US Embassy Account of 1965 Mass Killings Hard to Prove: Minister

Chief Security Minister Wiranto on Monday (05/03) said the government is committed to fighting hate speech and fake news. (Antara Photo/Wahyu Putro A.)

By : Dames Alexander Sinaga and Adinda Putri | on 1:08 PM October 22, 2017
Category : News, Politics, Human Rights

Jakarta. Recently declassified United States Embassy archives documenting Indonesia's 1965 mass killings may not be included in legal proceedings before their veracity can be established, Chief Security Minister Wiranto said.

On Tuesday (17/10), the National Security Archive at George Washington University in Washington, D.C., released 245 pages of 39 secret archives compiled by the US Embassy in Indonesia between 1964 and 1968. The documents show that the Indonesian Armed Forces, or ABRI, as it was known at the time, started conducting a public campaign of mass killings against the Indonesian Communist Party (PKI) in 1965.

However, the Indonesian government said the archives are not valid and therefore cannot be used in legal proceedings.

"We cannot make those US archives part of our investigation process," Wiranto said in Jakarta on Thursday.

He said an examination was necessary to establish whether the information contained in the archives was factually correct.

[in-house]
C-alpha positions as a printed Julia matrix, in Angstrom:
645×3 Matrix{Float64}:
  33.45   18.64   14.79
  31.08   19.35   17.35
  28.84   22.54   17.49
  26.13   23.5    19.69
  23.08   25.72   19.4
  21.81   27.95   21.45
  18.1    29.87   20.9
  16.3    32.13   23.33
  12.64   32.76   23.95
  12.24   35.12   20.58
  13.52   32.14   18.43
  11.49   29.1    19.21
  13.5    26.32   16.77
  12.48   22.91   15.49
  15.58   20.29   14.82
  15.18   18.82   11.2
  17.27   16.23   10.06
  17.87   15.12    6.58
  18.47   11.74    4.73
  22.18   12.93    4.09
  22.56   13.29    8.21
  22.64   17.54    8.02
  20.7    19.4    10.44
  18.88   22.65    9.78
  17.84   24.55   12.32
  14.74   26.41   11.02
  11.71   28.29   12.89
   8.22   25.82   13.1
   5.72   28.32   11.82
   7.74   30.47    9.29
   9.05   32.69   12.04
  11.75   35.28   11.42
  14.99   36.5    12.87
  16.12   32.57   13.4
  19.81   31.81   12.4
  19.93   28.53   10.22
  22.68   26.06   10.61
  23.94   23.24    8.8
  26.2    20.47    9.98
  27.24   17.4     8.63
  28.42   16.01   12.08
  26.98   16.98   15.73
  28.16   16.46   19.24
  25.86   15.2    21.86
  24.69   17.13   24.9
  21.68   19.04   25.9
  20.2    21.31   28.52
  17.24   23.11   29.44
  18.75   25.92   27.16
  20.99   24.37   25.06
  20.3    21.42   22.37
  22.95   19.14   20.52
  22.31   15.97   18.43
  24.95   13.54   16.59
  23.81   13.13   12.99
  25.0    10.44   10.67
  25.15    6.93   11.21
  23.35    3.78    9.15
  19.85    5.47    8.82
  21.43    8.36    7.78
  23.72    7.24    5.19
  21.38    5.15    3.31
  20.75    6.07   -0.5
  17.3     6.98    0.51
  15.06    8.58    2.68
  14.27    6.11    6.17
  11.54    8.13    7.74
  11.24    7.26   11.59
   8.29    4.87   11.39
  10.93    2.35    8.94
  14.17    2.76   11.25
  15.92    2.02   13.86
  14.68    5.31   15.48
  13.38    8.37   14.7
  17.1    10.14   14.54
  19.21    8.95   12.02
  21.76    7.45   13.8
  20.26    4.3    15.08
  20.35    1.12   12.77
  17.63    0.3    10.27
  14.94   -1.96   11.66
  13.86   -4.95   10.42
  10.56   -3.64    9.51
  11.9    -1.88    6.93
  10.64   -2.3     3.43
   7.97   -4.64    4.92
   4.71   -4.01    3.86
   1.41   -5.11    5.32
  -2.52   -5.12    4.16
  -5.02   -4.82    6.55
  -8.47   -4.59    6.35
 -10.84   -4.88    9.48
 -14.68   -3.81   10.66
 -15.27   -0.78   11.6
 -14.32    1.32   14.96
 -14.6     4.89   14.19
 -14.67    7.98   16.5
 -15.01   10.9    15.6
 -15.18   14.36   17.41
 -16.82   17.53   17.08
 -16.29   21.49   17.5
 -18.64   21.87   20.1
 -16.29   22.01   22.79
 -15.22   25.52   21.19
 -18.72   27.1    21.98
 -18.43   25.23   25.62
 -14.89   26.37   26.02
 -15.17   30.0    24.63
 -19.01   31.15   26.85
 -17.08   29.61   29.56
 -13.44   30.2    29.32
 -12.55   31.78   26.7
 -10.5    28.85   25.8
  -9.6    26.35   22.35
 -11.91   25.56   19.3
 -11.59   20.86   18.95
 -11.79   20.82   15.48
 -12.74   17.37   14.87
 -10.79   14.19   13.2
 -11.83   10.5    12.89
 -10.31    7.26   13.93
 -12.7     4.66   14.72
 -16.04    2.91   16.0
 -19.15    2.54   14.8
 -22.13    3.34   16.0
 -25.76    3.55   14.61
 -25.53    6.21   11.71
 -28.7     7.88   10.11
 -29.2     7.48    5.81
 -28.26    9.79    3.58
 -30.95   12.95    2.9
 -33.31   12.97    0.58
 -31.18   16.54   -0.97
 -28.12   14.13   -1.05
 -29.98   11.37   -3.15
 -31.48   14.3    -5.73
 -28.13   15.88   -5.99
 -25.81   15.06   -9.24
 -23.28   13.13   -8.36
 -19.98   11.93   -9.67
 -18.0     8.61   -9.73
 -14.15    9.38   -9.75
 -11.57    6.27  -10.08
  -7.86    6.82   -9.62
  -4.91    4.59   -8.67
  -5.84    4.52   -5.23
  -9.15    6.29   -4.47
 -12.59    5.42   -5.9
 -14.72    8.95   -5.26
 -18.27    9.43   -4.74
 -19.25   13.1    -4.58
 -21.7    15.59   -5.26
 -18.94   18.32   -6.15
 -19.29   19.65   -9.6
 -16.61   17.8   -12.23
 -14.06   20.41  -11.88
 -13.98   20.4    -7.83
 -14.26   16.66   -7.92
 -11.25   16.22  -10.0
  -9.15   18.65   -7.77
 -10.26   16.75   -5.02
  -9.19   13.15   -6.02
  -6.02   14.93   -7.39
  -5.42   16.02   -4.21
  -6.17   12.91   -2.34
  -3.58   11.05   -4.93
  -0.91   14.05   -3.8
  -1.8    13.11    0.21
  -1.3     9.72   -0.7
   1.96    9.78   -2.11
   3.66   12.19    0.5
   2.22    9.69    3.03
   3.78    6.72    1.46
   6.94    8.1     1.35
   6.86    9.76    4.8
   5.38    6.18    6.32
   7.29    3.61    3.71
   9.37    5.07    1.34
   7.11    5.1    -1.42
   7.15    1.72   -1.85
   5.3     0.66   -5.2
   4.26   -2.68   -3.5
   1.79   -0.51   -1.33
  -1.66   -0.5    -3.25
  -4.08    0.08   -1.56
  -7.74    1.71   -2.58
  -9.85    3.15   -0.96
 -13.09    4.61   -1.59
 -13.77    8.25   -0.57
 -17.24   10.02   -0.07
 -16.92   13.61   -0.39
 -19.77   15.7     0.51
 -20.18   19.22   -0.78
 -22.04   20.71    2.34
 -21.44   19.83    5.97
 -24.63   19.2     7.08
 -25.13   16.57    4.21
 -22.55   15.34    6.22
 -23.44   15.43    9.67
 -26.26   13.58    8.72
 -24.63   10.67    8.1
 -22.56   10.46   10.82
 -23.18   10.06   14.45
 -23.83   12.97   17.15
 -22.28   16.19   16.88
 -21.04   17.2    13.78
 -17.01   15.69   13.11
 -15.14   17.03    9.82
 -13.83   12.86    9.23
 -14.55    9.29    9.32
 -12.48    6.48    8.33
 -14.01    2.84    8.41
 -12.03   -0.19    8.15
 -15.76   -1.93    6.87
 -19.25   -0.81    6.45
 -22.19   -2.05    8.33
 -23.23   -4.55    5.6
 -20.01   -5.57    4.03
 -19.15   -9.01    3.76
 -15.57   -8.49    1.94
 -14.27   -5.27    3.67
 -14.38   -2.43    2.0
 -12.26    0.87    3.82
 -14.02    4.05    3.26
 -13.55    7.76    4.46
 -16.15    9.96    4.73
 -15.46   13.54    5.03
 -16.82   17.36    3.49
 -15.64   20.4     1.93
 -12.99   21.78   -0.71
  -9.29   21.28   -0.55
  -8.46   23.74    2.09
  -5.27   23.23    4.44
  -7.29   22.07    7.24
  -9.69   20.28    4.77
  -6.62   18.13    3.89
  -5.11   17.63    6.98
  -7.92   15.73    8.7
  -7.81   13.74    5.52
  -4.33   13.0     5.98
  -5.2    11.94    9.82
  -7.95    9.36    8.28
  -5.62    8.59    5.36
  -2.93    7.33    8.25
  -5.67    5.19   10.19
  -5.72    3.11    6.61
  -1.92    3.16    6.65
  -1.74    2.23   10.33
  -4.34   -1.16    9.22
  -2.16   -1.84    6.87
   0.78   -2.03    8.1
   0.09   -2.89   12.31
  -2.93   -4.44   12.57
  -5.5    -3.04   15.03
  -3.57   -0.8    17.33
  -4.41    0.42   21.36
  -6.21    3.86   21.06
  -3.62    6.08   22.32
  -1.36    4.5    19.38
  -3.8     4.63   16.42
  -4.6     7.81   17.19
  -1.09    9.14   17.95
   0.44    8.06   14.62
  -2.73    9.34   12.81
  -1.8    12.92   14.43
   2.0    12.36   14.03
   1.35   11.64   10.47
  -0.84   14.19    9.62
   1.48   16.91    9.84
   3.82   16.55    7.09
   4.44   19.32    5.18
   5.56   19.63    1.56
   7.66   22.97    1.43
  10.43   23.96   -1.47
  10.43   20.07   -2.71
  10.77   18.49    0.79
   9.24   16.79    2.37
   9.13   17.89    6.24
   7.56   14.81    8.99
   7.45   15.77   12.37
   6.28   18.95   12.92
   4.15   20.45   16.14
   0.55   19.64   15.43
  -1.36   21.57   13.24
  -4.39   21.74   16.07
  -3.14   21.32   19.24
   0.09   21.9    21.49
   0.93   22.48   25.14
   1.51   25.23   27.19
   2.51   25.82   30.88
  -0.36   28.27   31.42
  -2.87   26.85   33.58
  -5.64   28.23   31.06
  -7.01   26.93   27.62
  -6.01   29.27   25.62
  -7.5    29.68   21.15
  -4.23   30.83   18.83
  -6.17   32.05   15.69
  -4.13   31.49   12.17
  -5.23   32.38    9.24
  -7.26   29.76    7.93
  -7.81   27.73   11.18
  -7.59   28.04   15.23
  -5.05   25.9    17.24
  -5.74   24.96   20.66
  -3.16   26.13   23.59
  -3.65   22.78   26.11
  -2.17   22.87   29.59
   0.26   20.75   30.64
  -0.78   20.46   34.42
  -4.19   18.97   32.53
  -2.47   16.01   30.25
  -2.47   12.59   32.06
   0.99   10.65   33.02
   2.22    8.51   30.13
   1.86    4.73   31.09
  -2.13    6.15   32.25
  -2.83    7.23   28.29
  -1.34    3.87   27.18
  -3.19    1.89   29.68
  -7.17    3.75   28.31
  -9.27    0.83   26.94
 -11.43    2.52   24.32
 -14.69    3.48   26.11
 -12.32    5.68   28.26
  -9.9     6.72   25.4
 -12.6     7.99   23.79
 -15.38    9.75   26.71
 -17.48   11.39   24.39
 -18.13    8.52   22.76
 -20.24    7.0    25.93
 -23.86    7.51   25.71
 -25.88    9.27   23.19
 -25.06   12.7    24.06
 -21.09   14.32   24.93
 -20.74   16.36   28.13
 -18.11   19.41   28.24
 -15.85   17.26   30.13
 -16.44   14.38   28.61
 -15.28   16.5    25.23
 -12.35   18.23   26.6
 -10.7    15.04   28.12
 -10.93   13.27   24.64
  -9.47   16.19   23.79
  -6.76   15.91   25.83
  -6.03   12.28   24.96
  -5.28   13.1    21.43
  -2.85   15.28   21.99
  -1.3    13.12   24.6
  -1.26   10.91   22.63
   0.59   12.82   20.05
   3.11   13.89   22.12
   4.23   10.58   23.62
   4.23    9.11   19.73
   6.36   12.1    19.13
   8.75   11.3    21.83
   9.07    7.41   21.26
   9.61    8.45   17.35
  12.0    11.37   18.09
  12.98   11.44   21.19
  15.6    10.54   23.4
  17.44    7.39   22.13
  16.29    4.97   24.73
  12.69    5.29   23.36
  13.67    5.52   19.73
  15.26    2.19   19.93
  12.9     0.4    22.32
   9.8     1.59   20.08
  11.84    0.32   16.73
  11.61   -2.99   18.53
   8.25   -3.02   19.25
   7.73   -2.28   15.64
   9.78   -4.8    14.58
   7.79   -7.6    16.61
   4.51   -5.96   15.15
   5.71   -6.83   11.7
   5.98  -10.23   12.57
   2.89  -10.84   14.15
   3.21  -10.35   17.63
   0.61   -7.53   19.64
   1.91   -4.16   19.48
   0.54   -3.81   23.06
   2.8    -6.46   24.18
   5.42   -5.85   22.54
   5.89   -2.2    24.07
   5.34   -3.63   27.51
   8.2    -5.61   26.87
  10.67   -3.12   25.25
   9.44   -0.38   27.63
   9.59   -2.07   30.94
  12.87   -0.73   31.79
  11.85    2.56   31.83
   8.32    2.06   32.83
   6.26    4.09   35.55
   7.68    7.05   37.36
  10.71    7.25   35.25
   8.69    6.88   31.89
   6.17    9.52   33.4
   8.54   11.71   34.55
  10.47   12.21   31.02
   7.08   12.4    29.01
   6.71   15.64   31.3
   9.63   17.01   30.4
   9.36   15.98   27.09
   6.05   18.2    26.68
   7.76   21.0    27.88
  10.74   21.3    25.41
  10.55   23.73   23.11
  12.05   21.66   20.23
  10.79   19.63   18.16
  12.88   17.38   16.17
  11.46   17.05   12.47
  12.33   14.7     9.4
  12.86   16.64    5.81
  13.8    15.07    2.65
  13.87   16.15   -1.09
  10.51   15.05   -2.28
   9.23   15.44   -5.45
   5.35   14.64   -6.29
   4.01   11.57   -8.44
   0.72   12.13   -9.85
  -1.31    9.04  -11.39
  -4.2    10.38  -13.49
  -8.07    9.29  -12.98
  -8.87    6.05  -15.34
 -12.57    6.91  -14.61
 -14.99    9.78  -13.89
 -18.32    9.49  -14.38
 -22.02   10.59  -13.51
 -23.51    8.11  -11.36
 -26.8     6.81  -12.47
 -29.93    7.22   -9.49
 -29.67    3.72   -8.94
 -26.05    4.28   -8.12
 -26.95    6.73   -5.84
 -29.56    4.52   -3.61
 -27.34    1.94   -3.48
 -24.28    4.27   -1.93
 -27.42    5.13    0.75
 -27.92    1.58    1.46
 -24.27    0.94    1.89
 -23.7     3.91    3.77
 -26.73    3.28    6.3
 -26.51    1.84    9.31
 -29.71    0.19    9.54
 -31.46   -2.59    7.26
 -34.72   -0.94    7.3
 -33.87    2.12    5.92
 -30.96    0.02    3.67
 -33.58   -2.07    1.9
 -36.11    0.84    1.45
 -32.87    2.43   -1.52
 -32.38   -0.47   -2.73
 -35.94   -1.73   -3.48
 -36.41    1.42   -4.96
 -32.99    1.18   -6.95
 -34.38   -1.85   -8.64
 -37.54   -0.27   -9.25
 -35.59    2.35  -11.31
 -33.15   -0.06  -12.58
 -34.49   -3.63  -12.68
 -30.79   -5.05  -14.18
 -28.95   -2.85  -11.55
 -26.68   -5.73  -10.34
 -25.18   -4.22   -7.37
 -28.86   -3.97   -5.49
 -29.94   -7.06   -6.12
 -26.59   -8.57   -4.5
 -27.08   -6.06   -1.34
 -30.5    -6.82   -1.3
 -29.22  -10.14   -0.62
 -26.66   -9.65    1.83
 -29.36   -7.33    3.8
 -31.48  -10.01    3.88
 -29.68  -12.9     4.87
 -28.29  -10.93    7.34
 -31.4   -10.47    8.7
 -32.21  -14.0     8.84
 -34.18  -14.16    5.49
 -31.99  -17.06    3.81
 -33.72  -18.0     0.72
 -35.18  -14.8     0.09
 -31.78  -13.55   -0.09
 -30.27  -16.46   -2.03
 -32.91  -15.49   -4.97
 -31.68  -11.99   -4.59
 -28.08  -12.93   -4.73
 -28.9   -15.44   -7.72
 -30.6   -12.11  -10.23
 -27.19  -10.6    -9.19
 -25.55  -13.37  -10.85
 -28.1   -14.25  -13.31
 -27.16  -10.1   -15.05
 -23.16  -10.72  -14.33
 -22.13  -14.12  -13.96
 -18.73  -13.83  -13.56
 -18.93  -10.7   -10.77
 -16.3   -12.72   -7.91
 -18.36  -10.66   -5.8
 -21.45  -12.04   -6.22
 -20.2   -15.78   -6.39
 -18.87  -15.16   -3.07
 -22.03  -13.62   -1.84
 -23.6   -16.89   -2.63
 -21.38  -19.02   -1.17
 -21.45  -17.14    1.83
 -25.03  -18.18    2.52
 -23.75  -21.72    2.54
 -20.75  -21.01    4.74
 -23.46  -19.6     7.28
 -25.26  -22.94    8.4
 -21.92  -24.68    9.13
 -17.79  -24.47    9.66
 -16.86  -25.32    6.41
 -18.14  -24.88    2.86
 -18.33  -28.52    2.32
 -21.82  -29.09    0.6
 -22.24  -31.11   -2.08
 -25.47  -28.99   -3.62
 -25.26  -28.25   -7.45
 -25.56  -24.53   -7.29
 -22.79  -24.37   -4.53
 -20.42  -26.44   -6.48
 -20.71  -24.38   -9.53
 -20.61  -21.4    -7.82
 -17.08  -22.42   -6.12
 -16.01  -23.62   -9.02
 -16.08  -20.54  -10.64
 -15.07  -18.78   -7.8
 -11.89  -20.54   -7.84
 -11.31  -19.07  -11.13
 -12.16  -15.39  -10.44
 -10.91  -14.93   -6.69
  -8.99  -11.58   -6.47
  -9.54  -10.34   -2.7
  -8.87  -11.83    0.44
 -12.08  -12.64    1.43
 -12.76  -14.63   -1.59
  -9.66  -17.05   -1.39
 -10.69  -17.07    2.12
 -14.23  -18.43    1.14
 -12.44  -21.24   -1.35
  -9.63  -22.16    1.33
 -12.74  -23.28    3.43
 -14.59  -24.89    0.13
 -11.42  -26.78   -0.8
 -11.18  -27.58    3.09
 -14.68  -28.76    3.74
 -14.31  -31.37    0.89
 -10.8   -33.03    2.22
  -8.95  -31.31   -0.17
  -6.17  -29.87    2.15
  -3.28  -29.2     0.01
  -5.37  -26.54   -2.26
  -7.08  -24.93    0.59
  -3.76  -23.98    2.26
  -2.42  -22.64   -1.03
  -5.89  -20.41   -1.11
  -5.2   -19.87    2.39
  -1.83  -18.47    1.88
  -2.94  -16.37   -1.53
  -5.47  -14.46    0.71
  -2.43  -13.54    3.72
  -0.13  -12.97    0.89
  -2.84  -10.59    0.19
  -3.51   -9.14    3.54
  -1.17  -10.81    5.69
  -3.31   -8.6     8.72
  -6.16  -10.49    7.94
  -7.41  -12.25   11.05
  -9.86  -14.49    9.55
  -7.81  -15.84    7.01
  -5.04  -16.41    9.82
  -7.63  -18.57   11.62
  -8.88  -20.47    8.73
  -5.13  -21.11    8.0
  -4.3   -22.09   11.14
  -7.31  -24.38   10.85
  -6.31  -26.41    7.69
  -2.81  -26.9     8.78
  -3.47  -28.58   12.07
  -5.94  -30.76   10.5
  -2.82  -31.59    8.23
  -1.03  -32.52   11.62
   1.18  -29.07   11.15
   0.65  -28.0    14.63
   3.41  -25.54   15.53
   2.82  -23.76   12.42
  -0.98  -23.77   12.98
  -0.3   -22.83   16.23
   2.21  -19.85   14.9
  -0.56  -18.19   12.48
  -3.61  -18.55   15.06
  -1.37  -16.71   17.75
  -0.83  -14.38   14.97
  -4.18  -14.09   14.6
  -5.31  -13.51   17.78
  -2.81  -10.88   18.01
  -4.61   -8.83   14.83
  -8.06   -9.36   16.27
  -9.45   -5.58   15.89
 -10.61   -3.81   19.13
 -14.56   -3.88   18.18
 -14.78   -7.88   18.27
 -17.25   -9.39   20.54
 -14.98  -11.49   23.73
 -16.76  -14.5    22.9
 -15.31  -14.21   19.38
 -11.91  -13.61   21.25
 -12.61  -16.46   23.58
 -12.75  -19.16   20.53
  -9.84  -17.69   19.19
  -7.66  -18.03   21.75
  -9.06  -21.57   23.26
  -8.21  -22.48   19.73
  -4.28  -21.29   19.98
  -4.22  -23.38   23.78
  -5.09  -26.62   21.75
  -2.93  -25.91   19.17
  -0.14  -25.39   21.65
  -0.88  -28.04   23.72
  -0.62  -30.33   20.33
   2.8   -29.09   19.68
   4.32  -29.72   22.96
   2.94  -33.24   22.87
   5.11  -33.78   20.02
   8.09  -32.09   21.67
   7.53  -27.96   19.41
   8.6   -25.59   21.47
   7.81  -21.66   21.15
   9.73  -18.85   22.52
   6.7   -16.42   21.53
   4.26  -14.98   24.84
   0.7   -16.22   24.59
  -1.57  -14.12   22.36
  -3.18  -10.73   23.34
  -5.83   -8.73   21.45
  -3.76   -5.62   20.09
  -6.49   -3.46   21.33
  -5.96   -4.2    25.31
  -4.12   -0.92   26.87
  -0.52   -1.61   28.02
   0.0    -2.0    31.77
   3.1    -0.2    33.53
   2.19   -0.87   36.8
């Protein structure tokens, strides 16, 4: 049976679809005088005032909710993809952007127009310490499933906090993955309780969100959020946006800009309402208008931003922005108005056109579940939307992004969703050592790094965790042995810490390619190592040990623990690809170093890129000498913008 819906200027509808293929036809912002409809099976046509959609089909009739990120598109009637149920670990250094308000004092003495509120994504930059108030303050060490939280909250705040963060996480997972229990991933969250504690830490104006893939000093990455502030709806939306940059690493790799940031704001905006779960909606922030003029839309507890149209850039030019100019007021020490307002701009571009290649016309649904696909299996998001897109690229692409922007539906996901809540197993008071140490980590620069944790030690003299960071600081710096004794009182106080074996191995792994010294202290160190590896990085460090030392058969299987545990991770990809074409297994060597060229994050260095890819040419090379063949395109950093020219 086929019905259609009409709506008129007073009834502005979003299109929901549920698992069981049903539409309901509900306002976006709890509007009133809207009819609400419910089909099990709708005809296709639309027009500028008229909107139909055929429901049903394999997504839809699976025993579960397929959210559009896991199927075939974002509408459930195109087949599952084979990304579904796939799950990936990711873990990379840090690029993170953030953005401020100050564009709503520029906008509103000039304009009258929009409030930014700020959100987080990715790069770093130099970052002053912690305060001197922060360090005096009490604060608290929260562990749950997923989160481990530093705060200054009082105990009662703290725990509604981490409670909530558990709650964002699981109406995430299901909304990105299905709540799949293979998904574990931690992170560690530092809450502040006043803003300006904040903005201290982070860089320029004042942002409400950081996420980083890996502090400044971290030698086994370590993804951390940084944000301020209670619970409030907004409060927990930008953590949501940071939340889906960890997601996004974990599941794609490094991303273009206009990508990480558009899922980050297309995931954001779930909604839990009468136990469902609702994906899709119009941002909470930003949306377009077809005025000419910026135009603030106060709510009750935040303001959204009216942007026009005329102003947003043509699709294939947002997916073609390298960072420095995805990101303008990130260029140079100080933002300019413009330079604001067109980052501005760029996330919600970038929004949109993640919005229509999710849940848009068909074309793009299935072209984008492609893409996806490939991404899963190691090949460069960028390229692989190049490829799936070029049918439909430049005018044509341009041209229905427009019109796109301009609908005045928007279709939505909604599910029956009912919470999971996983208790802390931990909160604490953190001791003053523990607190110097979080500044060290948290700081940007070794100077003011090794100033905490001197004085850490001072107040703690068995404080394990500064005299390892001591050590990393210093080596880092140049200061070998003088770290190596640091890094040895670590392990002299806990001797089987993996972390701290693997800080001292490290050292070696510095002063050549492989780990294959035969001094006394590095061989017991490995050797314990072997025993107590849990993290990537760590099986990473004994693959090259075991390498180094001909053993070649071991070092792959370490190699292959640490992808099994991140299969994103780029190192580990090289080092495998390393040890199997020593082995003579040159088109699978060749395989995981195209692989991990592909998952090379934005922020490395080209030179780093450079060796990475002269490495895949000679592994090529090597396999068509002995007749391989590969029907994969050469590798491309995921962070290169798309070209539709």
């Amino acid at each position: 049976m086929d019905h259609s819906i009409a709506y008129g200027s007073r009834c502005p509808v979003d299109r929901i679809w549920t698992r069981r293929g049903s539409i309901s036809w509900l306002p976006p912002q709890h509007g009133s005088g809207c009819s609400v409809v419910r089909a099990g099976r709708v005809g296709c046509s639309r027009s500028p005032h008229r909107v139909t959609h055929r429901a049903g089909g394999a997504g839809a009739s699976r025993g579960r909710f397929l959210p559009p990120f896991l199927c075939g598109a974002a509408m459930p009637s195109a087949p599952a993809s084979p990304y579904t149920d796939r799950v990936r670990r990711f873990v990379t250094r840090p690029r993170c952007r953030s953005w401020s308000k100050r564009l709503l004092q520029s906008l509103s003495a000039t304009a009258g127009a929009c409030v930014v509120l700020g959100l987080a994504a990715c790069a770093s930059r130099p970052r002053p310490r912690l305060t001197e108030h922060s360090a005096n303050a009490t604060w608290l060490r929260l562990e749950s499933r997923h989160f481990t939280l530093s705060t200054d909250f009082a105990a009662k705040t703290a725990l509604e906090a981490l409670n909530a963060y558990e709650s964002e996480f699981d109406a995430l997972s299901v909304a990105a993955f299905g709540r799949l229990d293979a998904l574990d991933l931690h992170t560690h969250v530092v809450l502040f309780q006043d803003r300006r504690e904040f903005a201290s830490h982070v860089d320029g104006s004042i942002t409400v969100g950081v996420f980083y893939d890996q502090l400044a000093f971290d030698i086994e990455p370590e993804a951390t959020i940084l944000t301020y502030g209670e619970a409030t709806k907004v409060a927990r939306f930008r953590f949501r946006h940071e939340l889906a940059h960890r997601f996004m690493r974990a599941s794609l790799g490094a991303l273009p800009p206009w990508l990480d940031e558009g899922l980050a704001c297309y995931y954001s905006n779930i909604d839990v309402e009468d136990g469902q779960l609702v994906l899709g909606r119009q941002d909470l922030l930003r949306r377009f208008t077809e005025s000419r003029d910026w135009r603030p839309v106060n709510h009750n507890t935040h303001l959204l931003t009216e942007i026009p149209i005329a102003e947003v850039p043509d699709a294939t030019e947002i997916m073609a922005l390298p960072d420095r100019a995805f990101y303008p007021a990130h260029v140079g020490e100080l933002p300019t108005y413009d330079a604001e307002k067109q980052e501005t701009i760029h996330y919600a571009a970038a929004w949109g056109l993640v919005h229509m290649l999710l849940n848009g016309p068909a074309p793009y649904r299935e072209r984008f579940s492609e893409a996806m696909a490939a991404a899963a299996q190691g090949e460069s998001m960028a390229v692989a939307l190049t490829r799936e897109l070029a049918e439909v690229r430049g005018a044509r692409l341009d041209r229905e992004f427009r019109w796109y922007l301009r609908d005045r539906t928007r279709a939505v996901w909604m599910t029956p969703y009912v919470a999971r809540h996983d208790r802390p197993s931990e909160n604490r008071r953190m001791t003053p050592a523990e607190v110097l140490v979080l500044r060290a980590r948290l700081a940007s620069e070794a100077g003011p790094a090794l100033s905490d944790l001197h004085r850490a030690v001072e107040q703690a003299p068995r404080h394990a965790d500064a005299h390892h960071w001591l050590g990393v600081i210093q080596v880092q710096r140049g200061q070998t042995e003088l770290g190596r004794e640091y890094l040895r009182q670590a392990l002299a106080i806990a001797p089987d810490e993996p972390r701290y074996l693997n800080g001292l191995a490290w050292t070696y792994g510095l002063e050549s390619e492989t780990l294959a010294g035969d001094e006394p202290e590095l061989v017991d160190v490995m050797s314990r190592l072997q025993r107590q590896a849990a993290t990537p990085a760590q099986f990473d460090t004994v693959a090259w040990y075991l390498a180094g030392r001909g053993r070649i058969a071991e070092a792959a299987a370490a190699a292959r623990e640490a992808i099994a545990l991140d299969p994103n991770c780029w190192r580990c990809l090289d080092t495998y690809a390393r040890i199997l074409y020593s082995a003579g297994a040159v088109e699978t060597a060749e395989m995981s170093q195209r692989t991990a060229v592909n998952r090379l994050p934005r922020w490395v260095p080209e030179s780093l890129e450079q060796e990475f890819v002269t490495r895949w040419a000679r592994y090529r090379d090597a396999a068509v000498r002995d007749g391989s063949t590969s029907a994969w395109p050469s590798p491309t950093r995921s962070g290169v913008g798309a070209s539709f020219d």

"It is difficult to find evidence and witnesses," Wiranto said. He added that incidents that occurred in the past would have been resolved fairly and effectively under the prevailing circumstances, laws and conditions in society at that time.

Conversely, it will be difficult to prosecute those crimes in a different period under laws that have already developed, amid a changing social environment, he said.

Wiranto said the government has conducted many coordinating ministerial meetings in a bid to settle the matter.

"Komnas HAM [National Commission on Human Rights] was also involved in those meetings," he added.

Separately, Amnesty International country director Usman Hamid said in Jakarta on Friday that the most important thing the government could do was to investigate whether the archives contained the truth, rather than being doubtful of the content just because it came from abroad.

"Do the facts described in these archives contain the truth?" Usman said.

He pointed out that the government can examine the detail contained in the archives.

"For example, it is written that on Dec. 28, 1965, it was recorded that ABRI soldiers took people regarded as PKI members to a desolate area and massacred them before burying their corpses," Usman said.

Moreover, he explained that on Dec. 31 of the same year, ABRI soldiers secretly handed over at least 10 prisoners accused of being communists to vigilantes for execution.

"This report mentions the date, month, year, names, numbers and what institutions were involved. It is so clear," Usman said.

He urged the government to also present its own evidence by making military archives public.

"This is actually what we are hoping for," Usman said.

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